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Tuesday, June 2, 2020  Spokane, Washington  Est. May 19, 1883
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After 70 years, brothers find each other online

By Shawn Vestal I Shawnv@Spokesman.Com, (509) 459-5431

For nearly 30 years, John Mellinger Jr. knew that he had a brother. He just didn’t know who – or where – he was. Then, in the space of two weeks, that changed. First came the e-mail, Mellinger said, from “a fella named Dan Newburn. It says, ‘John, I think I might be your older brother.’ ”

They became friends on Facebook. They started talking daily using the Internet phone service Skype. They noted the family resemblance, the similar noses. They sorted out the family history.

Finally, on Wednesday, Mellinger and Newburn met face to face in Mellinger’s Spokane home – a reunion some 70 years in the making.

“How very cool,” Newburn said as he walked up to embrace his brother on the front step of Mellinger’s north Spokane home. “Hi, little brother.”

It was the first time the brothers were together since 1939, when, at 9 months and 20 months old, they were placed in the Children’s Home Society in Boise by their teenage mother. Later adopted by separate families, the brothers’ lives diverged.

Mellinger, 70, worked for years as a police officer in Baltimore, then changed course and moved back to the Northwest, where he ran a barbershop in Hillyard until his retirement.

Newburn, 71, worked as a pastor, journalist and photographer in Las Vegas, where he still keeps busy with various projects.

The men plan to spend the next couple of days together, visiting, going out to dinner and catching up.

“I’m excited, but I don’t think it’s really sunk in yet,” Mellinger said, telling Newburn, “I recognize you and accept you as my brother, but it hasn’t really snapped in.”

Newburn said that for most of his life, he wasn’t overly curious about his biological roots – unlike Mellinger, who tried to investigate his background in 1980 with limited success. But now that Newburn has found Mellinger, along with a half-brother and two half-sisters, he said it has enriched his life.

“All of a sudden, I had a sense of being connected like I never had before,” he said. “I found a kinship.”

A dead end

The men’s mother was 17 when she had Newburn; their father was 32. He was a salesman and she was a waitress, and their marriage was brief, Newburn said. Their dad left them, though many of the details are murky.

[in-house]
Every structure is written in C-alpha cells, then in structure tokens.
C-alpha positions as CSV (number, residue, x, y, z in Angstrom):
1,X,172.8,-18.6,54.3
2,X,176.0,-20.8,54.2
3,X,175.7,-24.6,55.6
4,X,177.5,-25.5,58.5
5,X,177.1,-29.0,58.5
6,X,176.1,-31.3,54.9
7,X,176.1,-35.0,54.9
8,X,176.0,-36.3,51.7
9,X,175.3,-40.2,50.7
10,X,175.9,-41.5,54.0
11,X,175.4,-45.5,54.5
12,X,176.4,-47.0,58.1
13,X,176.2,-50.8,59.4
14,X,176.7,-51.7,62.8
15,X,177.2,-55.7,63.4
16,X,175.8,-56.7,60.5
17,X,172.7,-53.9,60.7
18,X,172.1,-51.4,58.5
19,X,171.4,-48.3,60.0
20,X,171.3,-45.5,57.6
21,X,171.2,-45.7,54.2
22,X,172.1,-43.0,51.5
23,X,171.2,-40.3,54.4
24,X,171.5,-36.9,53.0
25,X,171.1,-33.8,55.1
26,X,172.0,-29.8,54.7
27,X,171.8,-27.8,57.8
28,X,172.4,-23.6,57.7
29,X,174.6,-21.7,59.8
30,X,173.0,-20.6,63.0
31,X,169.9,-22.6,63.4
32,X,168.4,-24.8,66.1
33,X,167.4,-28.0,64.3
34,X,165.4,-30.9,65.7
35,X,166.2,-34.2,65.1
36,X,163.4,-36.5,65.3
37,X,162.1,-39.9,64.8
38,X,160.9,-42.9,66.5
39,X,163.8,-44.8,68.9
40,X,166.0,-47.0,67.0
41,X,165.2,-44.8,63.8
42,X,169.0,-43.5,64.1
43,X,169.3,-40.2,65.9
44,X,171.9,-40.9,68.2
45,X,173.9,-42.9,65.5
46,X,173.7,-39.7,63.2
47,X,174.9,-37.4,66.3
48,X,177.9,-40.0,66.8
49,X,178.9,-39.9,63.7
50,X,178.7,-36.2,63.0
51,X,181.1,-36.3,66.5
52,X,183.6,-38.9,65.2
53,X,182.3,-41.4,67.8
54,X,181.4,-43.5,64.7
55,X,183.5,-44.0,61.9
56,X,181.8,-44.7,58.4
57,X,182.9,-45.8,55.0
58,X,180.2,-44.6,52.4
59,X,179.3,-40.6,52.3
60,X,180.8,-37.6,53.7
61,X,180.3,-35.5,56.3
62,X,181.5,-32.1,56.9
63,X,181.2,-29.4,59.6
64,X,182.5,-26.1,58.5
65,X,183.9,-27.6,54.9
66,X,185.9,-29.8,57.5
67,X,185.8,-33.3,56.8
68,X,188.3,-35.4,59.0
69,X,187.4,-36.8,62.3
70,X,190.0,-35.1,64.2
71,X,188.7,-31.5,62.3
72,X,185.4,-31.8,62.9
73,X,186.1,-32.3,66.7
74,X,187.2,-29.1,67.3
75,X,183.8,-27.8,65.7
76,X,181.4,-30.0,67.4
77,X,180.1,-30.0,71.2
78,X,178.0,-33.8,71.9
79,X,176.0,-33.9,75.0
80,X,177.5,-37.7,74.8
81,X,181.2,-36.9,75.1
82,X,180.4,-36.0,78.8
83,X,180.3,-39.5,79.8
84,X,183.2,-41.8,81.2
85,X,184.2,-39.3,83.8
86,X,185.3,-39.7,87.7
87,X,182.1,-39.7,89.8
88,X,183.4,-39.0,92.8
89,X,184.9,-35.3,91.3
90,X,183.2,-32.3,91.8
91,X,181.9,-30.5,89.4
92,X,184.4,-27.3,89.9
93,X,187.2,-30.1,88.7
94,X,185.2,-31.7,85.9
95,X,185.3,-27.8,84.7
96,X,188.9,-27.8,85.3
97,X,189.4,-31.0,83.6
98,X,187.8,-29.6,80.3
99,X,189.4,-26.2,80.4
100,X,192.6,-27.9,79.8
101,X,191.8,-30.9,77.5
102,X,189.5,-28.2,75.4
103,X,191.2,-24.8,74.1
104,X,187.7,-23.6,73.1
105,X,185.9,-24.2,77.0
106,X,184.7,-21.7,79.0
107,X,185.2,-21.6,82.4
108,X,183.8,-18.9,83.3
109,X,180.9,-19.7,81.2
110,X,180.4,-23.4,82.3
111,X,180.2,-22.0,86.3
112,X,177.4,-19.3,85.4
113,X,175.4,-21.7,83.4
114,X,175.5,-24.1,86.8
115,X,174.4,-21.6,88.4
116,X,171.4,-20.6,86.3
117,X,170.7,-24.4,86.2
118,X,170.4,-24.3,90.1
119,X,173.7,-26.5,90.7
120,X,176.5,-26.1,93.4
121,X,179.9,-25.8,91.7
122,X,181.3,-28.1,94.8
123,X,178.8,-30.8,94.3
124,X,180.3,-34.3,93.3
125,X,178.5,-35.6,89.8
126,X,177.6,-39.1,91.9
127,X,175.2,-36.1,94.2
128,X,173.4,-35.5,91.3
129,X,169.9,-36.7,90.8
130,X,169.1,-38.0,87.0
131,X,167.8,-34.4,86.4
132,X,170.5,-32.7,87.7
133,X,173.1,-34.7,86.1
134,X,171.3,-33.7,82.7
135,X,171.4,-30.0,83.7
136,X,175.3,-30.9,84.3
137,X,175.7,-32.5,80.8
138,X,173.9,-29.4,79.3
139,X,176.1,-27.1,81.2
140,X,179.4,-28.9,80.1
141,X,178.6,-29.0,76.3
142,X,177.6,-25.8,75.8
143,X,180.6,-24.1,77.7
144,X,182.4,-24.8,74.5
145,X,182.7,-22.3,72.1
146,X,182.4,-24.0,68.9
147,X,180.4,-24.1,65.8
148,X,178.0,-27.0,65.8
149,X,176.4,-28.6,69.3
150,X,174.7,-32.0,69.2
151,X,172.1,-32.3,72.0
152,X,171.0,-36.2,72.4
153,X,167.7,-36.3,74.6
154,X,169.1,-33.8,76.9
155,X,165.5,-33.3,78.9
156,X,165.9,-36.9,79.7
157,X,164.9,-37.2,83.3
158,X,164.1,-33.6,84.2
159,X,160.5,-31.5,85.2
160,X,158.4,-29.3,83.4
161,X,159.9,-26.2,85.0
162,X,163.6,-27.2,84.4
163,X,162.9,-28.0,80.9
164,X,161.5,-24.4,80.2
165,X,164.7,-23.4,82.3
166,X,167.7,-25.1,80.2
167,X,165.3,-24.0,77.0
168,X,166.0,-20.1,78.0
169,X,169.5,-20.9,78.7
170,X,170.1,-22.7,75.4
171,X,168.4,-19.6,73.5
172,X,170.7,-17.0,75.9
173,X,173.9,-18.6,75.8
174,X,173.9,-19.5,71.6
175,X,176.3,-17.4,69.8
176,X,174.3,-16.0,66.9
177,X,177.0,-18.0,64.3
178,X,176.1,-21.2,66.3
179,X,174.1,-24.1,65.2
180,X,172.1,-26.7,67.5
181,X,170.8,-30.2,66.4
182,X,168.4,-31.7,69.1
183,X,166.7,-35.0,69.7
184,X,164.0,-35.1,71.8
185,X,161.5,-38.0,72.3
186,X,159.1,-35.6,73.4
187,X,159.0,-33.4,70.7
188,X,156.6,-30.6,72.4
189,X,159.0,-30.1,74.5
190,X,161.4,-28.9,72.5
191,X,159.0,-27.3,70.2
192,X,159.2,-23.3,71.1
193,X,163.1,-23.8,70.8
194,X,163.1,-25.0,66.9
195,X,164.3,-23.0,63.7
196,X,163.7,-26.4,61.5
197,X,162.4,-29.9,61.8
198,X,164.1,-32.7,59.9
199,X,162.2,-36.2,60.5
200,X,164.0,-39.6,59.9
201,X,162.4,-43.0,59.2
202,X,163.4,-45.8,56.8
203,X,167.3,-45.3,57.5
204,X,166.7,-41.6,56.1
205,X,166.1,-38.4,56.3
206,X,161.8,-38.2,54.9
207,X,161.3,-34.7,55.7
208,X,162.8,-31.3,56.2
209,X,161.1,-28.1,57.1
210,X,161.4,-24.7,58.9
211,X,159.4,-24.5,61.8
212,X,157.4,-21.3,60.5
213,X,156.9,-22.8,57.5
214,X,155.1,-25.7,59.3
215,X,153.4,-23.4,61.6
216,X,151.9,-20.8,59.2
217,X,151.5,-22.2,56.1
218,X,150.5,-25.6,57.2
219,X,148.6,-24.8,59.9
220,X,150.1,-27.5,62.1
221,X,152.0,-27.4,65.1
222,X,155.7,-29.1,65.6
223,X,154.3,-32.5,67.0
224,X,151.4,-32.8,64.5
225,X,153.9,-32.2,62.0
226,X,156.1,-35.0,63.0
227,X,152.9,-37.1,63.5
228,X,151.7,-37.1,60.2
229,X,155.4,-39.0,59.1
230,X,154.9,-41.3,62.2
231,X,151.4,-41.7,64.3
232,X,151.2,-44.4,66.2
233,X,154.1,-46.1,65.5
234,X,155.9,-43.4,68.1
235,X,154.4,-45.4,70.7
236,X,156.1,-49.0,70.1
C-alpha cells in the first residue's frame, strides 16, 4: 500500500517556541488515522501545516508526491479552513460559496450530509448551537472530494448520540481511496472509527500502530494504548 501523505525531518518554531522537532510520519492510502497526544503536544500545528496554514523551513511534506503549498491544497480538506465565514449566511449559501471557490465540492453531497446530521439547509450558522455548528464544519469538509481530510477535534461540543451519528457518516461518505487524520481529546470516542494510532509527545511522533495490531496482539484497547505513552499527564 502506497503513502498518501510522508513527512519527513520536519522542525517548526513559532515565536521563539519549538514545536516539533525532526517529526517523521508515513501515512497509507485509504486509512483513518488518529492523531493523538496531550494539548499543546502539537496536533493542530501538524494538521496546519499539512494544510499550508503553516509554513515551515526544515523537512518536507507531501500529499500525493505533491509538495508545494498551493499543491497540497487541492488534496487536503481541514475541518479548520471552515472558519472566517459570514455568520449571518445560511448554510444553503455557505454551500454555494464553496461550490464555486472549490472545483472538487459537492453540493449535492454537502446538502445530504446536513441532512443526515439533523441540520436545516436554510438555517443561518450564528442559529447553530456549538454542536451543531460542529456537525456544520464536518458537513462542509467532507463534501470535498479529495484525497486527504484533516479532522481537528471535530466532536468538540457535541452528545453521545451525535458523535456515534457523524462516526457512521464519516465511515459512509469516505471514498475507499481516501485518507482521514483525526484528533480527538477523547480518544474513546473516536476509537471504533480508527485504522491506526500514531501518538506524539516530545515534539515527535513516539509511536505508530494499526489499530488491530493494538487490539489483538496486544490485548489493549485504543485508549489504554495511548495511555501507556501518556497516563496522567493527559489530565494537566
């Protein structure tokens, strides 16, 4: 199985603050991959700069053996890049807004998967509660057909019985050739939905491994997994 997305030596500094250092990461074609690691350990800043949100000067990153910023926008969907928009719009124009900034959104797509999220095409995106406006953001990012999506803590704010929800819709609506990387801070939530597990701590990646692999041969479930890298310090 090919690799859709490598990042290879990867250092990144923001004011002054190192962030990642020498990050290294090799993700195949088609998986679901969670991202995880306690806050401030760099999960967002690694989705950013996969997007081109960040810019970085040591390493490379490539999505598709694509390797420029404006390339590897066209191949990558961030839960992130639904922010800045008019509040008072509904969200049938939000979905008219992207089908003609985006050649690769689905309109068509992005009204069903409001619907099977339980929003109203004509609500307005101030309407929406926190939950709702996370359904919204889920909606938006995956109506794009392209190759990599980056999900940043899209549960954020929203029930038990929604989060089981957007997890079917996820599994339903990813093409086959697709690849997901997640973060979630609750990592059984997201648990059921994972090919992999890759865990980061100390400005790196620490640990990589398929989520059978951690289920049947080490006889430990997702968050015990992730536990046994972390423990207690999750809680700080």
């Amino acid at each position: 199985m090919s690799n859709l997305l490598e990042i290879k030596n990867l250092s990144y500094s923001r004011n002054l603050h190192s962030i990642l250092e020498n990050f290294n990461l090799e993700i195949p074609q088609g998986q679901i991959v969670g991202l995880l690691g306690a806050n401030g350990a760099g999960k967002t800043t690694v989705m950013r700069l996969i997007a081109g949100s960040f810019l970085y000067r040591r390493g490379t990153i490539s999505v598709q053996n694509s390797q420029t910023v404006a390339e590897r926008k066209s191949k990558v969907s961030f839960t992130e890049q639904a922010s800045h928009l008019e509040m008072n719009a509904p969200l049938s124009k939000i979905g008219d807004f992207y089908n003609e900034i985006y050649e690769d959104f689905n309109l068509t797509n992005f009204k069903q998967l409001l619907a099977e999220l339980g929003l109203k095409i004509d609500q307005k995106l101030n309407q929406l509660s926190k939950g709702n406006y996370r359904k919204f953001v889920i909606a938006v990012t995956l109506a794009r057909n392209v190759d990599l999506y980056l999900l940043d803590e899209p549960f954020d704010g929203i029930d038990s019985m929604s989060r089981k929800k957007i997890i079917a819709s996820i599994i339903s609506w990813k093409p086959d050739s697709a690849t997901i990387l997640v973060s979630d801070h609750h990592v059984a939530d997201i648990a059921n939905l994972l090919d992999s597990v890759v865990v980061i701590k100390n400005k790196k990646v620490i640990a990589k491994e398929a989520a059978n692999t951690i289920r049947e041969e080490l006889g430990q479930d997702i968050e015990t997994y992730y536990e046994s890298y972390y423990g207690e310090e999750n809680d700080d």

“It sounded like our father, when he drank, he was a mean drunk,” Newburn said. “I felt like she didn’t want to put us in harm’s way.”

The boys went into the Children’s Home Society, a Boise orphanage that has become a children’s services agency.

Mellinger was adopted by a Boise family. His father was an administrator with the Social Security Administration, and the family moved to Baltimore in 1954. He had known he was adopted since he was 9. In his 40s, he decided to seek out information about his birth parents, driven partly by the desire to know more about his medical history.

When Mellinger approached the Children’s Home Society, he found the names of his parents, but nothing about a brother. Later, he found an aunt in Pocatello, Idaho, who told him he had a brother. But when he went back to the home society, they would tell him nothing.

He left a note in his file, saying if anyone inquired about him, they could get in touch with him.

“So I let that go,” he said.

Facebook friends

Newburn, meanwhile, had spent his childhood with a family in southern Idaho, later moving to California, where they lived in Los Angeles and Vista.

He hadn’t been particularly driven to learn about his birth parents, he said. Like Mellinger, he’d had a happy experience with his adoptive family, and curiosity about his medical history pressed him to investigate his past.

That was two weeks ago. He called an official with the Idaho state records office, and soon was connected with the Children’s Home Society. Within a day, he heard back.

“She said, ‘I’ve opened your file. You have a brother named John Forrest Mellinger Jr. who’s been trying to get ahold of you,’ ” Newburn said.

Newburn got online and searched for Mellinger, whose Facebook account popped up. Newburn also has an account on the social networking site, so he sent his brother a message and a friend request.

Back in Spokane, Mellinger found an e-mail alerting him to the request.

“I went on Facebook and saw his picture, and oh, boy, there was no doubt about it,” Mellinger said. “He was my brother.”

Finally face to face

For a couple of guys in their 70s, the brothers are pretty tech-savvy. They immediately began talking daily over the Internet, planning their face-to-face reunion. While Newburn was flying into Spokane Wednesday morning, Mellinger checked the progress of his flight.

When the plane landed, Mellinger sent him a text message: “Welcome to Spokane.”

Mellinger and his wife, Linda, were waiting on the concrete front step of their home when Newburn pulled up in a rental car with his wife, Liz. The two men embraced and then went inside, where they sat down and began chatting about their lives.

“I’m absolutely convinced this was a God thing,” Newburn said. “In three days I found out I had … a younger brother, I talked to him, saw him on the Internet. It was just kind of like – wow.”

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